Clay Senior Has His Sights Set on Naval Academy

Article excerpt

Since the third grade, Joe Garcia has known what he wanted to do with his life.

He was destined to be a Navy man. Period.

"It's all I've ever wanted to do," said Garcia, who lives in Eagle Harbor and grew up in a Navy family. "I don't want to do anything else."

The first step toward that goal was to join the Naval Junior ROTC --- Reserve Officer Training Corps --- in his sophomore year at Clay High School. He later became student commander of the unit.

Now Garcia, a senior at Clay High, is moving closer to his chosen career with his acceptance at the U.S. Naval Academy in Annapolis, Md. Next fall, he will be one of 1,200 incoming midshipmen selected by the academy from about 10,000 applicants, a spokesman said.

"I've wanted to go there ever since I found out it existed, in the third grade," said Garcia.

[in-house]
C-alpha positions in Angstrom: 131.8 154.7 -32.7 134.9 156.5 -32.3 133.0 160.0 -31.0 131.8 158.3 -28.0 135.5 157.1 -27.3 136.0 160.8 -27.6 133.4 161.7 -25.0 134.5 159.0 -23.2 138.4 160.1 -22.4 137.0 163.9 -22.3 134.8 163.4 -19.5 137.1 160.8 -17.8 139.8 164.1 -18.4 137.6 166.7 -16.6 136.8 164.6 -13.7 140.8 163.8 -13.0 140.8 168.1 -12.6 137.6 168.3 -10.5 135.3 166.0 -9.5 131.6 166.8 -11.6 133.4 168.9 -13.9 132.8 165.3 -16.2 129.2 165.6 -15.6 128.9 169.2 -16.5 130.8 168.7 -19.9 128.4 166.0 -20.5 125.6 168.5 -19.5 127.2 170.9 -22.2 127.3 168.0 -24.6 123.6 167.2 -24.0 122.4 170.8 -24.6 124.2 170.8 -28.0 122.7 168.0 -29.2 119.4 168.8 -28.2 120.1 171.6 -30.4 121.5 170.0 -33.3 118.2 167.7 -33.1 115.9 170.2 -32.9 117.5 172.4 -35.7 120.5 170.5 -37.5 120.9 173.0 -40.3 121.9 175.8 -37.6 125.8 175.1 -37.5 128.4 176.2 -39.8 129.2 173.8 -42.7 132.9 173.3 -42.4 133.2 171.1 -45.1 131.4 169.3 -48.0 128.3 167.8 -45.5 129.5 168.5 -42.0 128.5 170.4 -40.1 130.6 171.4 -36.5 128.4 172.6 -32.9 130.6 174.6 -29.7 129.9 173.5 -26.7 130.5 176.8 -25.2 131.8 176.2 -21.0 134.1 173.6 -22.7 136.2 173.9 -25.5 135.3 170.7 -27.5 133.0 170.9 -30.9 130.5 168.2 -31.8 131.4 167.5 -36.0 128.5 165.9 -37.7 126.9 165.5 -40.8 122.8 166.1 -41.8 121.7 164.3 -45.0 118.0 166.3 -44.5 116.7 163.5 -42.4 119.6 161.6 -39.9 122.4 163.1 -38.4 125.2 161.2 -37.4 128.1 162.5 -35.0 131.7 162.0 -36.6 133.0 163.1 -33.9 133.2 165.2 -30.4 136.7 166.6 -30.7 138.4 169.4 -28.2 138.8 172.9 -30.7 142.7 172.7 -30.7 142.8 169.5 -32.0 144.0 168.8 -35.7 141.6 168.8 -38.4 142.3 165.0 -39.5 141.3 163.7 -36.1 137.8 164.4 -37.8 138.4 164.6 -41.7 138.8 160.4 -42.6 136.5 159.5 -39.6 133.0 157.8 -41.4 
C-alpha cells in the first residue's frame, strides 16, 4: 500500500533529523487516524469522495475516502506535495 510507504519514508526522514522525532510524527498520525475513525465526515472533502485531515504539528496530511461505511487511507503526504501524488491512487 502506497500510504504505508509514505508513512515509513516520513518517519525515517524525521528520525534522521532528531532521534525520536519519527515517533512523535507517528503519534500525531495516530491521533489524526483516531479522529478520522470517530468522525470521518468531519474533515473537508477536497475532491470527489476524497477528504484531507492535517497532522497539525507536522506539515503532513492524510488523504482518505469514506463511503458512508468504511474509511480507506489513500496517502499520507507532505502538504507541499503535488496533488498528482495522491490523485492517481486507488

Jack Stimis, naval science instructor at Clay, and Principal Pete McCabe said they knew of no other student from the school to be accepted at the Naval academy, although several have gone on to West Point.

They said they have no doubt Garcia will succeed at Annapolis --- and at whatever else he chooses to tackle.

"Joe is very dedicated to being a college graduate and a Naval officer," said Stimis, adding that he found such focus rare in high school students. "Joe is a very unusual young man . . . If anybody can make it, Joe will."

In addition to being commander of the school's NJROTC, Garcia wrote a code of ethics for the unit. Stimis was so impressed with the document that he adopted it.

"He has extremely high personal values and believes in doing everything as well as he can," Stimis said. "It is great to have a student like Joe; it makes my job easier."

McCabe agreed.

"Joe has such leadership, he just commands leadership. He is a very mature young man . . . Driven by his goals," he said.

McCabe said Garcia was partly responsible for the record enrollment in the school's NJROTC enrollment. There are 176 students in the unit, compared to less than 80 two years ago, he said.

"Just by knowing what the students want . . . he really is a natural leader," McCabe said.

And Garcia will be a natural Navy man.

His father, Louis Garcia of Orlando, is retired from the Navy. …